Althusser’s concept of ideological state apparatus. The dominant ideology sucks in the individual (“interpellates”).

Marxists today still insist on the evolutionary movement and change based on a doctrine of material relations and social action.

Fukuyama thought a liber capitalist society was the “end of history” in the way that it was the end game of Hegel’s dialectic ie the Absolute realized.

Antagonisms can arise through not only class, but gender ethnicity, age, etc. Thus there can be struggles everywhere, there can be strange alliances, and unity is very difficult.

Postmodernism sees you not as an individual but a collection of narratives.

Laclau and Mouffe are radical b/c they politicize the whole of life. Power relations are everywhere.
Marx’s system was not falsifiable (Popper) and didn’t anticipate a middle class that became owners via stocks and bank investments.

A contradiction in Marxism was its need for someone / some class to control the centralization. There were Lenin’s promises that the government was only provisional, but that is not what happened… Staling notes this contradiction “reflects the Marxist dialectic…”

At the end of the 19th century, contrary to Marx’s prediction, wages went up and people were enjoying a higher standard of living.

Third world countries, not industrial ones, adopted Marxism

Monday, March 26, 2018

Prof. Stephen B. Smith Philosophy of Politics Notes (Yale)

Basic issue: Freedom of the human mind to determine what is best for ourselves vs the State
Who should teach the citizens?
Socrates “The unexamined life is not worth living”
Socrates in the Apology - Moral integrity vs the law
Socrates in the Crito takes the City’s argument and argues against himself. He notes the disobedience to the law is detrimental to the society.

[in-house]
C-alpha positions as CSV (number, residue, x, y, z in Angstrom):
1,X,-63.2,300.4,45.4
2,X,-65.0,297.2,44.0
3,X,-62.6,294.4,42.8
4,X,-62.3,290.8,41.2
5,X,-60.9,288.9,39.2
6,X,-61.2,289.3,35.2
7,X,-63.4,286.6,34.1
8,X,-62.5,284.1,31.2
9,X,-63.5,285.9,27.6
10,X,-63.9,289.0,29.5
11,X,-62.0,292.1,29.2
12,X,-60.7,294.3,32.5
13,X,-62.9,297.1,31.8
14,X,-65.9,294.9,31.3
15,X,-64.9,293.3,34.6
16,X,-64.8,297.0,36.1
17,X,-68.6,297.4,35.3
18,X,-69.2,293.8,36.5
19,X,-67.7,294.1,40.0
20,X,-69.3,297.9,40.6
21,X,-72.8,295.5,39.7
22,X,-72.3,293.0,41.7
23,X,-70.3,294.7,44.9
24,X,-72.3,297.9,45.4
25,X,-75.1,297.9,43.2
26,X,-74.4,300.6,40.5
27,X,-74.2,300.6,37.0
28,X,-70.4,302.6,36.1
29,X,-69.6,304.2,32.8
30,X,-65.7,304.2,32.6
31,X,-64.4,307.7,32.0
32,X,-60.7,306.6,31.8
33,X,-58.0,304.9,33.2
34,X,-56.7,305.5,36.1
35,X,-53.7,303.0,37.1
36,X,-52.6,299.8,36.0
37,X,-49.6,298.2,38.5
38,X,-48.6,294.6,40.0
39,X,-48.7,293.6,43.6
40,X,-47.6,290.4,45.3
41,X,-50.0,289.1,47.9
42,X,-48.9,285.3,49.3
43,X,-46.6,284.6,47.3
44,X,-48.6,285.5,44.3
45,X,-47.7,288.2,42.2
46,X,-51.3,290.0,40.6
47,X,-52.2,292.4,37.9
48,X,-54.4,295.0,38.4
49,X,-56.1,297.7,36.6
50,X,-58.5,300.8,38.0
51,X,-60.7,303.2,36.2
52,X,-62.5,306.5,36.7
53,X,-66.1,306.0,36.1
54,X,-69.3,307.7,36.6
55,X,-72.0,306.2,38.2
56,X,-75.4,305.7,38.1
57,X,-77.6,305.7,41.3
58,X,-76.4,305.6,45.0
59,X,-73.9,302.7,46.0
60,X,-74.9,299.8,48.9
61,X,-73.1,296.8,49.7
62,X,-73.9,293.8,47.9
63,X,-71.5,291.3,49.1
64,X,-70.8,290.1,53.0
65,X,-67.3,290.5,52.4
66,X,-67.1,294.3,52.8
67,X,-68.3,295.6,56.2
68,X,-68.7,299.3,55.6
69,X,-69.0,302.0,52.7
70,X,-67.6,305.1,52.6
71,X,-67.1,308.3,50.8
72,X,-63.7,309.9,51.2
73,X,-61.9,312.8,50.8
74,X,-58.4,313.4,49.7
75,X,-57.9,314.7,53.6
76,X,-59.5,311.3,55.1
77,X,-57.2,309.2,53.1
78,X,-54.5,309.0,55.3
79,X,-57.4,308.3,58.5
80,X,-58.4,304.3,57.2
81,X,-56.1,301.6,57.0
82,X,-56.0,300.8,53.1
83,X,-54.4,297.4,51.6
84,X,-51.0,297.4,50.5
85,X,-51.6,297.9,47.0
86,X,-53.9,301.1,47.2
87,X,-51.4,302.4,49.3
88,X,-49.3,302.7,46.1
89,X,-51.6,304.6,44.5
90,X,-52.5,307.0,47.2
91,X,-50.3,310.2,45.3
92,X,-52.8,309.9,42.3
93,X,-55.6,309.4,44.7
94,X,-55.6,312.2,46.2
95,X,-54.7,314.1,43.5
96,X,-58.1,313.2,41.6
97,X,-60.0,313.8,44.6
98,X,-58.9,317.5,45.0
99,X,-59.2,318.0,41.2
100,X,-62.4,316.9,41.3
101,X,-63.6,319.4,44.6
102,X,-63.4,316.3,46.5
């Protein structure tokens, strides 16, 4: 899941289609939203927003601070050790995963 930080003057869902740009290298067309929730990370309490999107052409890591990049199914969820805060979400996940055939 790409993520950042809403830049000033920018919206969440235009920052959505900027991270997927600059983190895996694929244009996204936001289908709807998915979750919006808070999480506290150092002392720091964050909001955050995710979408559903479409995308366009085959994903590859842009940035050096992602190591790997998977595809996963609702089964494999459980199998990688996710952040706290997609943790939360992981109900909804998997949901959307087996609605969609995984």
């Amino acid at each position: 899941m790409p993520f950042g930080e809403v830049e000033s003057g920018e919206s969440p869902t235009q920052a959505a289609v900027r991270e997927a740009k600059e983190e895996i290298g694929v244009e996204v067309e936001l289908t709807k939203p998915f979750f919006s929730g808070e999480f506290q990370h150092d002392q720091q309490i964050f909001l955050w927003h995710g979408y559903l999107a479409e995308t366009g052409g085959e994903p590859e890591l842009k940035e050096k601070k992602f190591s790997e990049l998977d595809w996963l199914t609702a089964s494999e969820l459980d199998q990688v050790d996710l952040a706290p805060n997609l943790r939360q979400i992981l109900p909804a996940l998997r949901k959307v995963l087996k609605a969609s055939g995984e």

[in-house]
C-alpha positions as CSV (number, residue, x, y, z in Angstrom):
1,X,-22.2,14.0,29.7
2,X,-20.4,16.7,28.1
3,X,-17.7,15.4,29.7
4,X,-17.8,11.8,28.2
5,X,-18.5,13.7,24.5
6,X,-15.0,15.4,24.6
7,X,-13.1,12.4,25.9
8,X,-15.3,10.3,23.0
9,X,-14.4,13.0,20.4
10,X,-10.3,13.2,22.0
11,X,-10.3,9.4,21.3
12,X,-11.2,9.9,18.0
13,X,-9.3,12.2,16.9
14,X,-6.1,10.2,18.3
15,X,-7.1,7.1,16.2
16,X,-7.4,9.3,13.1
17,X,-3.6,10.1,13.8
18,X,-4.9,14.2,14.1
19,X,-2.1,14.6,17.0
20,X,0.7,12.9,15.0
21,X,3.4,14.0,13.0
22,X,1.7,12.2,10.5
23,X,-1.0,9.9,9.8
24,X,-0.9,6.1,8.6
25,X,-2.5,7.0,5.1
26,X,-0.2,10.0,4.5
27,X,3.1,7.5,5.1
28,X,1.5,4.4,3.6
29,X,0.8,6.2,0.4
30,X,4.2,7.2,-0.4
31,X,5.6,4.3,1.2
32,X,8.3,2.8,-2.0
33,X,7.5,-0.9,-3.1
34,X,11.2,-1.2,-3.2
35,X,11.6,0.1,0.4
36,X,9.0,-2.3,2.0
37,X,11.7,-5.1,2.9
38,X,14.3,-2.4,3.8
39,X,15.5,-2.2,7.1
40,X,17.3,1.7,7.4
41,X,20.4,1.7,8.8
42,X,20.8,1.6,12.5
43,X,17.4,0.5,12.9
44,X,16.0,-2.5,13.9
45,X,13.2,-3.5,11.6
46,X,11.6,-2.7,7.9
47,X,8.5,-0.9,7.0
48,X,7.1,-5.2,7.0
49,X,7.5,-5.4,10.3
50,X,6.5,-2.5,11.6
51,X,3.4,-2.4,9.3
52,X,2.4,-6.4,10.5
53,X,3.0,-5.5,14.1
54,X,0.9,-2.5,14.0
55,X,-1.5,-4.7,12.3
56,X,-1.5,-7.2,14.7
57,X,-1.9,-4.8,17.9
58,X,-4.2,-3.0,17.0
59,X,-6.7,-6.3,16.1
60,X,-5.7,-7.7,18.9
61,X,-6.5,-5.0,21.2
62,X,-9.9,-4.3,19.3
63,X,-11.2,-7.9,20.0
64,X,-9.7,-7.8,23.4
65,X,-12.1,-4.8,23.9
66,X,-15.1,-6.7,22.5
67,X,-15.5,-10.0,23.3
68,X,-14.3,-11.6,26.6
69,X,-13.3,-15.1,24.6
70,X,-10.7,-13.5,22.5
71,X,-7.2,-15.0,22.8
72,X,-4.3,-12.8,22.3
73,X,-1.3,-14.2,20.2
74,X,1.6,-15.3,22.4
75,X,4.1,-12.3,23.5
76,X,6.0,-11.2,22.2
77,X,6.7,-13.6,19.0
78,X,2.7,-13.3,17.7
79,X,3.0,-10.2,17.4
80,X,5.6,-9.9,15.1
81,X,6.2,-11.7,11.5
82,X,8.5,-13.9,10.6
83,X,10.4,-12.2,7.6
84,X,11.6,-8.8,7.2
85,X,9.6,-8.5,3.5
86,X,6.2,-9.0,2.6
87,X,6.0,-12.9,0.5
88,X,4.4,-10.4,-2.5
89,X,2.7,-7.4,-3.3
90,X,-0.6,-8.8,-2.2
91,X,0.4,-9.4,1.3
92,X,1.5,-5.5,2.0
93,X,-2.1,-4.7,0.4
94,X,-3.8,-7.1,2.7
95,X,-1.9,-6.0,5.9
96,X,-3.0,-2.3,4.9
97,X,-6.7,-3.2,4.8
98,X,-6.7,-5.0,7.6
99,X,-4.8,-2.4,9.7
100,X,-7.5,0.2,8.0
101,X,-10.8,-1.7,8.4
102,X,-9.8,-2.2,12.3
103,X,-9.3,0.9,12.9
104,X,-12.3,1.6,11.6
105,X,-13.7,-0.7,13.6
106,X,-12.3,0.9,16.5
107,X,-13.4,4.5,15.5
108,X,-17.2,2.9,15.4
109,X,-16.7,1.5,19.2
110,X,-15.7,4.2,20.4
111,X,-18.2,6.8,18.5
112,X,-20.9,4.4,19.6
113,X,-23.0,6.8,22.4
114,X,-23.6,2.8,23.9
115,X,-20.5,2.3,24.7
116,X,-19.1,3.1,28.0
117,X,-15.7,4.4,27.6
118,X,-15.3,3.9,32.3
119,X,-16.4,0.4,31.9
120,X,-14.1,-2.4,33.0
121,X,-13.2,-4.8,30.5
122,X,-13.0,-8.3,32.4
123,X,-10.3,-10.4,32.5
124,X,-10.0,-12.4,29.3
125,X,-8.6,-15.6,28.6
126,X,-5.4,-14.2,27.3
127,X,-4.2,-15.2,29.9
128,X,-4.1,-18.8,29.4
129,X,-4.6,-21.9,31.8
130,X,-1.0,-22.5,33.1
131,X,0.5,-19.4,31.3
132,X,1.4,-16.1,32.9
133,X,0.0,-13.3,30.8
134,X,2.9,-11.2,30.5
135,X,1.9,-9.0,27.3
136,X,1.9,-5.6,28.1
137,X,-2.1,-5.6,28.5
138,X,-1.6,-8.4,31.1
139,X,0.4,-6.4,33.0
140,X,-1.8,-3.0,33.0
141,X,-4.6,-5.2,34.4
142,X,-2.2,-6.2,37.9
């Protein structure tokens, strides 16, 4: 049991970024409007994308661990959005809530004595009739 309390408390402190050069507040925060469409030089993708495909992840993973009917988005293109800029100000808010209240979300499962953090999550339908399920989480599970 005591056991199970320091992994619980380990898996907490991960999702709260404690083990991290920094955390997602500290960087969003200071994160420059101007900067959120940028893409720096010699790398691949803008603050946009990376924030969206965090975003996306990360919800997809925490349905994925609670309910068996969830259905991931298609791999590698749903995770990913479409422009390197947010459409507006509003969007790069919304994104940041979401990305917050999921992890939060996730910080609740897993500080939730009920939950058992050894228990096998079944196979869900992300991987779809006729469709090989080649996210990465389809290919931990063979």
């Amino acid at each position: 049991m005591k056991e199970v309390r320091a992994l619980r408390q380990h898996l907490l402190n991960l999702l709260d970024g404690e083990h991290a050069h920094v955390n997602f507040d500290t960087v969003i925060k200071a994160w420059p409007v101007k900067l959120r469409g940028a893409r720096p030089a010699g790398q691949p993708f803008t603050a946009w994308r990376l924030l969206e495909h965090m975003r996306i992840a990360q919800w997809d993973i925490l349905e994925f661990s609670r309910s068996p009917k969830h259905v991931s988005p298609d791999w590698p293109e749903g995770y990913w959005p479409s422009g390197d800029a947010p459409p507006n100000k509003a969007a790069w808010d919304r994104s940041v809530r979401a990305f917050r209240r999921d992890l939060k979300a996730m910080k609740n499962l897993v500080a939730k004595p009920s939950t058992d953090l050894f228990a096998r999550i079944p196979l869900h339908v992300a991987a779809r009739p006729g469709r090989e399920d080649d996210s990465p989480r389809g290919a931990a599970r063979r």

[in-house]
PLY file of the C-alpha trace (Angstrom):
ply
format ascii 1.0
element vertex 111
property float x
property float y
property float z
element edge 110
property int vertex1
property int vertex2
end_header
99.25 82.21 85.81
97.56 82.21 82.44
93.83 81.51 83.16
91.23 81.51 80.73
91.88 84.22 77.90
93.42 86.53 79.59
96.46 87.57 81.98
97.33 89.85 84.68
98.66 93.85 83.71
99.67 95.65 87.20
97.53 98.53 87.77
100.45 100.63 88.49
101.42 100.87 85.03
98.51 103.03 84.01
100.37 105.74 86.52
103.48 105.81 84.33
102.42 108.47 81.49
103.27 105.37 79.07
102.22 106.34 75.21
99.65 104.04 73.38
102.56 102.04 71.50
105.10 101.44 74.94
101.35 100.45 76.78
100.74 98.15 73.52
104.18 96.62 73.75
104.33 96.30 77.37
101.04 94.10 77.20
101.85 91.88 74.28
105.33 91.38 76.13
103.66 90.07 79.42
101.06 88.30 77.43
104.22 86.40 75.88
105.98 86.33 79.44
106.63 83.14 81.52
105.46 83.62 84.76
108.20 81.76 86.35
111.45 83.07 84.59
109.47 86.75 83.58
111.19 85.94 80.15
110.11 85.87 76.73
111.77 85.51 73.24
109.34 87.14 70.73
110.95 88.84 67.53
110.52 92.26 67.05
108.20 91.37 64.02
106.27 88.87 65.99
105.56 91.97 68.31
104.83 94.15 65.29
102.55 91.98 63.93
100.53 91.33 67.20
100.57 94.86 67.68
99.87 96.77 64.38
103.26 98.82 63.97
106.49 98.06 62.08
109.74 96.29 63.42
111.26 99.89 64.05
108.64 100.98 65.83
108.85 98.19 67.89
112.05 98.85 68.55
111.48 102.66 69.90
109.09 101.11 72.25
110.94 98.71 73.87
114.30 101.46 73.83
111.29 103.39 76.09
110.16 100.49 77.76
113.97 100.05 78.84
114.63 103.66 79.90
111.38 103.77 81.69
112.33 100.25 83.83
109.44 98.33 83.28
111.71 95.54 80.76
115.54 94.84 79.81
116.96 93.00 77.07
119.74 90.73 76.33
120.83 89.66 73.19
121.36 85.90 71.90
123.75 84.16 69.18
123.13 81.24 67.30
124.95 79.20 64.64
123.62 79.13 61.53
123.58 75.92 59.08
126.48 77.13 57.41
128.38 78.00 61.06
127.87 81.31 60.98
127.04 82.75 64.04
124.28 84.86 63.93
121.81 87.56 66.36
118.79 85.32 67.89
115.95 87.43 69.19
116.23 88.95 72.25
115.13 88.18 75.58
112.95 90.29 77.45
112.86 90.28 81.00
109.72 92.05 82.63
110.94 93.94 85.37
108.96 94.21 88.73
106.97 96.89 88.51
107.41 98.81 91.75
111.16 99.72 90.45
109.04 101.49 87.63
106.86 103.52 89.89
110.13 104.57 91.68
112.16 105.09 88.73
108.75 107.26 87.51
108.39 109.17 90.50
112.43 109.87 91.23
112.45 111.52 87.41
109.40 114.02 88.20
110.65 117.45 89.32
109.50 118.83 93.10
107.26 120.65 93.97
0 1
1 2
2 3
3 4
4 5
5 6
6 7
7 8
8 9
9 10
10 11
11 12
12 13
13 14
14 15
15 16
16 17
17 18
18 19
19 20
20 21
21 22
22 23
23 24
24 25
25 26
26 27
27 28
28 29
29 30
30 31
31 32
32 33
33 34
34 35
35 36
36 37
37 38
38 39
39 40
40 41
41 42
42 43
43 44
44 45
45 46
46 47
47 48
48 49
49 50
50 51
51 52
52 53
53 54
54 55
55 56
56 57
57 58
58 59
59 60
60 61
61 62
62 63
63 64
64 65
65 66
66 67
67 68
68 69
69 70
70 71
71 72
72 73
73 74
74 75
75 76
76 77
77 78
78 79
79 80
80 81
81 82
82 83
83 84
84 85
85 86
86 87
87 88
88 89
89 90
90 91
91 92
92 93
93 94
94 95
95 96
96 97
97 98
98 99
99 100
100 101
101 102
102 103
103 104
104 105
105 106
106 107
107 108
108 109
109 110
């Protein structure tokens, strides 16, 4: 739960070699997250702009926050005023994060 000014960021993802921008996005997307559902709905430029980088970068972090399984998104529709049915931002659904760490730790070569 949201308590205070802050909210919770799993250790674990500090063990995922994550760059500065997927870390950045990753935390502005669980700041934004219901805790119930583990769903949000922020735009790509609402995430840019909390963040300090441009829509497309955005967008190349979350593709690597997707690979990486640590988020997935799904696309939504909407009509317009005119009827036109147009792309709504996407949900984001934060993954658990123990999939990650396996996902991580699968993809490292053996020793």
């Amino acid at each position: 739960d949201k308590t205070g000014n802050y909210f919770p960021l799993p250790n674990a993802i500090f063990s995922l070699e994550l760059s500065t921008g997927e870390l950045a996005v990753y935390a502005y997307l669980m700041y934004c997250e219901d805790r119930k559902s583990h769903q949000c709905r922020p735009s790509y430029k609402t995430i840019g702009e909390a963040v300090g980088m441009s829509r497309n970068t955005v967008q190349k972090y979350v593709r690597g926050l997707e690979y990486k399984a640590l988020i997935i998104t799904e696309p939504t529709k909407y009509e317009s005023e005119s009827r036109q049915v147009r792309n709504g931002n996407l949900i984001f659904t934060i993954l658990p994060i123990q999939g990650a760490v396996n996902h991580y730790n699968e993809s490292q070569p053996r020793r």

The Republic is about the will of the majority vs the reason of the philosophers

Rulers those who make the rights vs the ruled

Plato wanted eliminate the differences between the sexes and wanted them to study together. AdvoxTed education of women and emancipation from the household. He didn’t see why there would Be differences job performance between men and women but...

“The first of these waves is, you remember, the restrictions on private property, even the abolition of private property. The second, the abolition of the family, and the third wave being the establishment of the philosopher kings”

“that. Furthermore, their marriages and their procreations will be, he tells us, for the sake of the city. There is nothing like romantic love among the members of the guardian class. Sexual relations will be intended purely for the sake of reproduction and unwanted fetuses will be aborted. The only exception to this prohibition is for members of the guardian class who are beyond the age of reproduction, he tells us, and they, he says, can have sex if they're still able, with anyone they like. A kind of version of recreational sex as a reward for a lifetime of self-control. Child-bearing may be inevitable for women but the rearing of the child will be the responsibility of the community or at least a class of guardians and common daycare centers. A sort of variation of Hillary Clinton's book that "it takes a village to raise a child," comes right out of Plato apparently. No child should know their biological parents and no parent should know their child. The purpose of this scheme being to eliminate senses of mine and me, to promote a kind of common sense of esprit de corps among the members of the[…]”

Excerpt From
Philosophers and Kings:  Plato, Republic, V
Steven B. Smith
This material may be protected by copyright.